Supreme Court Refuses Appeal To $222K Fine Against Woman For 24 Songs

By Staff  |  03/22/2013

Logo - RIAA

US Supreme Court judges turned down an appeal from a woman recently, who was ordered to pay $222,000 for illegally downloading 24 songs on the now defunct file sharing service Kazaa.

The White House advised the court to side with the recording industry, reports

"The decision to not review the case marks the culmination of a five-year-long suit that made headlines as much over the proposed fine as for being evidence of the music industry's difficultly in adapting to the Internet age," writes

Native American Jammie Thomas-Rasset originally challenged the punishment from the RIAA, calling it unconstitutionally excessive. Since her appeals, which began in 2007, there has been three verdicts.

One judge determined she was responsible for paying copyright holders $222,000 for downloading 24 songs. While court documents revealed that she had initially been accused of downloading 1,702 music files, the RIAA only sought compensation for two dozen.

Later, on appeal, a judge admitted he had accidentally given the jury incorrect instructions and ruled against the defendant to the tune of $1.92 million -- almost $90,000 per song.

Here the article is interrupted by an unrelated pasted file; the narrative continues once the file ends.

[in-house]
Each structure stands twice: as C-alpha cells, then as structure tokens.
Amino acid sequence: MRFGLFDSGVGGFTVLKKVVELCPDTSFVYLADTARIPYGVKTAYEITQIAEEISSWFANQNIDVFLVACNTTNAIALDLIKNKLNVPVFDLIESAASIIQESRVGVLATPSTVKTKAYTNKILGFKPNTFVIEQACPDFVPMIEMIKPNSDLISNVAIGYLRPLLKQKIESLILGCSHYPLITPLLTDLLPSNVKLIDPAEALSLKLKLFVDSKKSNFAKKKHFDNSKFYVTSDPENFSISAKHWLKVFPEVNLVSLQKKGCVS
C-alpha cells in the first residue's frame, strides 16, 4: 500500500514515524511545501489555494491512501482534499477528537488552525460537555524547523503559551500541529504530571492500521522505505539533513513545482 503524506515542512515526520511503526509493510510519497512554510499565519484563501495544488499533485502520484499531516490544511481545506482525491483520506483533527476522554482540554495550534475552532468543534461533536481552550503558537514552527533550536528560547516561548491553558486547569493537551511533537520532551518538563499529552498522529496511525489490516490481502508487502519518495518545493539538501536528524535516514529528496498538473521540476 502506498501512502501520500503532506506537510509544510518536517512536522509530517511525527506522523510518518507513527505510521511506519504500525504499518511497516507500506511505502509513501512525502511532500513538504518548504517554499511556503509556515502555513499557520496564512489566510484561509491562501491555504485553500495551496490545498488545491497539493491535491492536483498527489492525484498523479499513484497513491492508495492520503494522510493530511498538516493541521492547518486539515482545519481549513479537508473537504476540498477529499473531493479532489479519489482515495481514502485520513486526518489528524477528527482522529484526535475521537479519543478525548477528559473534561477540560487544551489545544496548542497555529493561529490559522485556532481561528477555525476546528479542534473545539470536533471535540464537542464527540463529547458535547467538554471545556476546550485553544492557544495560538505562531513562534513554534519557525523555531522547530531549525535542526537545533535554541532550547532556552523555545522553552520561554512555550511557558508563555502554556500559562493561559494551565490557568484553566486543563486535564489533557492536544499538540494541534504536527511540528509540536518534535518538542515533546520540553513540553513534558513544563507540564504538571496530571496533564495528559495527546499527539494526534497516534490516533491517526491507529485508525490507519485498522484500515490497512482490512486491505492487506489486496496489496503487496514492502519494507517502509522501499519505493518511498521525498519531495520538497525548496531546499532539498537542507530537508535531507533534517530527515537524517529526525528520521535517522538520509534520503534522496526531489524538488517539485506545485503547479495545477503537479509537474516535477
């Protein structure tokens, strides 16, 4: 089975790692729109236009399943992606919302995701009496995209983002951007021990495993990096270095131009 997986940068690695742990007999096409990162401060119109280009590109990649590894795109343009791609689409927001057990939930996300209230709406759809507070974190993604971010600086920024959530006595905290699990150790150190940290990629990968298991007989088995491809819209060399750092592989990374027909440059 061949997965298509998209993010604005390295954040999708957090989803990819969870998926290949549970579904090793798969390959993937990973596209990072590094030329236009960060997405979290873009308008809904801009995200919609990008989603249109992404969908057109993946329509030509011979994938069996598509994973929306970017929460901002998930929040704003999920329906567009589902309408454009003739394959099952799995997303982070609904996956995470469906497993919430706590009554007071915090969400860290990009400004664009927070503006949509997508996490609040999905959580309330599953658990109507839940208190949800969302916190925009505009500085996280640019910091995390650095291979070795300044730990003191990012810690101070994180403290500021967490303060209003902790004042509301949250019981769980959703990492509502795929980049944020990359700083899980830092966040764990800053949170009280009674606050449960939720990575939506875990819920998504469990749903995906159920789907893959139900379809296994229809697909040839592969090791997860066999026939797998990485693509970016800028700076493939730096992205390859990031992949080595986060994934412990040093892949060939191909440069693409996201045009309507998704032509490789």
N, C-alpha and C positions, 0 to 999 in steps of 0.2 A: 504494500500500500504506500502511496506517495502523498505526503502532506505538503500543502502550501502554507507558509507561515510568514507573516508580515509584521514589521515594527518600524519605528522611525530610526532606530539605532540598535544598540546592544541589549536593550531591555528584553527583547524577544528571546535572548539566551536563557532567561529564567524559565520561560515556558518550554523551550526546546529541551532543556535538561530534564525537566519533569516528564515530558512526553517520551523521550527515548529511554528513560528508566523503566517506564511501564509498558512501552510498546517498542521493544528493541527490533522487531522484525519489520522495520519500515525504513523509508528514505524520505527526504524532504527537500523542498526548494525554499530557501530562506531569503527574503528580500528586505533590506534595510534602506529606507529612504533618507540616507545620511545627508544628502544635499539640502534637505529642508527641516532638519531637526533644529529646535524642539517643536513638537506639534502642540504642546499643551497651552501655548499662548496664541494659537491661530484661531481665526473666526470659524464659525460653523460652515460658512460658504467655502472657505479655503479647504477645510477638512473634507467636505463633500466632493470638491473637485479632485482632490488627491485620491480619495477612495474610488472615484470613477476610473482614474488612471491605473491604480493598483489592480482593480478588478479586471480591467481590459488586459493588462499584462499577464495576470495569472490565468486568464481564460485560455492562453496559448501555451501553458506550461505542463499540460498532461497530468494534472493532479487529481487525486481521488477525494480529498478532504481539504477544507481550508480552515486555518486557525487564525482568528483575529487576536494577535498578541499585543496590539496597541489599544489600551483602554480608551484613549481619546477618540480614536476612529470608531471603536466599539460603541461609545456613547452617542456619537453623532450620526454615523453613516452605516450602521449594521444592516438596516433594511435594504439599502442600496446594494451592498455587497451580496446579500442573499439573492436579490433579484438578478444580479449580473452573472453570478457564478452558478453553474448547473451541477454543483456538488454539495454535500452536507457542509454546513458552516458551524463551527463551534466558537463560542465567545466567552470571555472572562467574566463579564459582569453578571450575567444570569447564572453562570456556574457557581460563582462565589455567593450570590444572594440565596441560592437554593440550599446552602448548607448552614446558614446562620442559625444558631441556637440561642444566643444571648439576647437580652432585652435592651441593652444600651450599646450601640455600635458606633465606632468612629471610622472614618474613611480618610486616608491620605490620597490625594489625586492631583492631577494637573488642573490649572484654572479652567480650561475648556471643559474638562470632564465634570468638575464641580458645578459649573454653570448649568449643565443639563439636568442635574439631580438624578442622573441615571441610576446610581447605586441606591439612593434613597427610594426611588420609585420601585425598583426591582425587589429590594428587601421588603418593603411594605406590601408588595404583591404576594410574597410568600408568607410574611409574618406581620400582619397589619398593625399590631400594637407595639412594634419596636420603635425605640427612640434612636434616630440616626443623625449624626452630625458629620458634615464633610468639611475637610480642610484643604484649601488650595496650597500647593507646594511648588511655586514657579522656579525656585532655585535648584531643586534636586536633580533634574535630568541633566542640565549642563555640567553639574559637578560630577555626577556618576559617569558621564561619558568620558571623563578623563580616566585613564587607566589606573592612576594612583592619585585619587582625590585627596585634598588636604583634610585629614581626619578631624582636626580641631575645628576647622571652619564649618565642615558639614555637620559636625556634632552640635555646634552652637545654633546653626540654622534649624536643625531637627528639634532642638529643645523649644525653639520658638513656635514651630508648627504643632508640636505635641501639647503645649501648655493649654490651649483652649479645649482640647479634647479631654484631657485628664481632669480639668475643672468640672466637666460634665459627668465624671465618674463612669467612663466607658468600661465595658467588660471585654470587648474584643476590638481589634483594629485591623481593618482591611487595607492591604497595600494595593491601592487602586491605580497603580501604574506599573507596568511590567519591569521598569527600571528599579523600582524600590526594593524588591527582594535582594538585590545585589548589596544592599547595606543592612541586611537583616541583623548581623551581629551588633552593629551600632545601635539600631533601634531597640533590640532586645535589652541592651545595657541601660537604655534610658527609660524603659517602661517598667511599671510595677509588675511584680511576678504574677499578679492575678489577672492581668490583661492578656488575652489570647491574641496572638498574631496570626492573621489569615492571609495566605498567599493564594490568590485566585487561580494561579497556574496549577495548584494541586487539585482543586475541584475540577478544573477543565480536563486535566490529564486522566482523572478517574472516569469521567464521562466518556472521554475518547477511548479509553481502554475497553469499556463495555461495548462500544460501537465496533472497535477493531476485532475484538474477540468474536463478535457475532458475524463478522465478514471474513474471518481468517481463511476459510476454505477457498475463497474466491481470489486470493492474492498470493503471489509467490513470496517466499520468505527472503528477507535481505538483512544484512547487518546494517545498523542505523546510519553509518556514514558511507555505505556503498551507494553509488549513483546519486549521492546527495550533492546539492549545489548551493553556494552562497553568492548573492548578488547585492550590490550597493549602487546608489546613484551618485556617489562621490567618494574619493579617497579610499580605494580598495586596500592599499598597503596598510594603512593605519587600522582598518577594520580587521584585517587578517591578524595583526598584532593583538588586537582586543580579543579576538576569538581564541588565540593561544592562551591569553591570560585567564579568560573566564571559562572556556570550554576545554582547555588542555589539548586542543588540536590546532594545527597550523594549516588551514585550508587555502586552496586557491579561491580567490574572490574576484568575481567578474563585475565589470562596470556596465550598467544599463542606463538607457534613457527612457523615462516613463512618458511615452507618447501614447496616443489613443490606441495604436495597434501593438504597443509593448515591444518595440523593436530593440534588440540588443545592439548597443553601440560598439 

Thomas-Rasset appealed that verdict as well, and had the fine dropped to a total of $54,000 in 2009. However, another trial the following year ruled in favor of the RIAA for $1.5 million. That number was since been reduced to $54,000, before a September 2012 decision that saw the appeals court reinstate the original $222,000 penalty.

According to, the Supreme Court refused to listen to her case, in part, at the recommendation from the Obama administration, which submitted a brief supporting the RIAA.

“An award of statutory damages under the Copyright Act does not simply redress a private injury, but also serves to vindicate an important public interest," the brief read. "That public interest cannot be realized if the inherent difficulty of proving actual damages leaves the copyright holder without an effective remedy for infringement or precludes an effective means of deterring further copyright violations."

Thomas-Rasset has said she has no intention of paying the penalty, and even if she did, there's no way she would be able to do so.

"There's no way they can collect," she said. "Right now I get energy assistance because I have four kids. It's just one income. My husband isn't working. It's not possible for them to collect even if they wanted to. I have no assets."